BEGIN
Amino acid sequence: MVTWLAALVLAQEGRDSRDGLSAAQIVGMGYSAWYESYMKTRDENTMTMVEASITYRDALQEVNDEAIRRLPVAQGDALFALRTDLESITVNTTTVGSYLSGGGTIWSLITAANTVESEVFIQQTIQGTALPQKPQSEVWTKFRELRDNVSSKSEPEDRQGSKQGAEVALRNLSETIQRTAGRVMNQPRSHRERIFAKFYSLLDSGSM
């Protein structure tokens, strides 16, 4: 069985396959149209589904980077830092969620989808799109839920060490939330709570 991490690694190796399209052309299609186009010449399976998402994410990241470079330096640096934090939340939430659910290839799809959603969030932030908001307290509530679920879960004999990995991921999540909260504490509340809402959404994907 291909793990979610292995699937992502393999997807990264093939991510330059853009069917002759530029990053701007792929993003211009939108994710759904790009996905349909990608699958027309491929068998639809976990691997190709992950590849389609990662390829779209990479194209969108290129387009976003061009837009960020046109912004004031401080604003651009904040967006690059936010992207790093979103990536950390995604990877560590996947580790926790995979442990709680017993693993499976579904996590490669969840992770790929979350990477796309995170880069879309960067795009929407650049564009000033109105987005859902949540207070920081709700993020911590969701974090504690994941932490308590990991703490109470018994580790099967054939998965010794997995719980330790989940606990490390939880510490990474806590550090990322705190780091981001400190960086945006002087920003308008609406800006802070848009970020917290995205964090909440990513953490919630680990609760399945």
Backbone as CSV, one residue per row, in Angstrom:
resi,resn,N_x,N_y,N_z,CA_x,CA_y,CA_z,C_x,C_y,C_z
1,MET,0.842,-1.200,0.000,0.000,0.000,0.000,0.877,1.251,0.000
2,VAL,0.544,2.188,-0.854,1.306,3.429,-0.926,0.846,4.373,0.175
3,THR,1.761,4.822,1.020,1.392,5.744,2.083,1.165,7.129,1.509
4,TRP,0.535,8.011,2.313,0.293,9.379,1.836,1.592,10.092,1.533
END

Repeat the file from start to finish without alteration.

Amino acid sequence: MVTWLAALVLAQEGRDSRDGLSAAQIVGMGYSAWYESYMKTRDENTMTMVEASITYRDALQEVNDEAIRRLPVAQGDALFALRTDLESITVNTTTVGSYLSGGGTIWSLITAANTVESEVFIQQTIQGTALPQKPQSEVWTKFRELRDNVSSKSEPEDRQGSKQGAEVALRNLSETIQRTAGRVMNQPRSHRERIFAKFYSLLDSGSM
């Protein structure tokens, strides 16, 4: 069985396959149209589904980077830092969620989808799109839920060490939330709570 991490690694190796399209052309299609186009010449399976998402994410990241470079330096640096934090939340939430659910290839799809959603969030932030908001307290509530679920879960004999990995991921999540909260504490509340809402959404994907 291909793990979610292995699937992502393999997807990264093939991510330059853009069917002759530029990053701007792929993003211009939108994710759904790009996905349909990608699958027309491929068998639809976990691997190709992950590849389609990662390829779209990479194209969108290129387009976003061009837009960020046109912004004031401080604003651009904040967006690059936010992207790093979103990536950390995604990877560590996947580790926790995979442990709680017993693993499976579904996590490669969840992770790929979350990477796309995170880069879309960067795009929407650049564009000033109105987005859902949540207070920081709700993020911590969701974090504690994941932490308590990991703490109470018994580790099967054939998965010794997995719980330790989940606990490390939880510490990474806590550090990322705190780091981001400190960086945006002087920003308008609406800006802070848009970020917290995205964090909440990513953490919630680990609760399945």
Backbone as CSV, one residue per row, in Angstrom:
resi,resn,N_x,N_y,N_z,CA_x,CA_y,CA_z,C_x,C_y,C_z
1,MET,0.842,-1.200,0.000,0.000,0.000,0.000,0.877,1.251,0.000
2,VAL,0.544,2.188,-0.854,1.306,3.429,-0.926,0.846,4.373,0.175
3,THR,1.761,4.822,1.020,1.392,5.744,2.083,1.165,7.129,1.509
4,TRP,0.535,8.011,2.313,0.293,9.379,1.836,1.592,10.092,1.533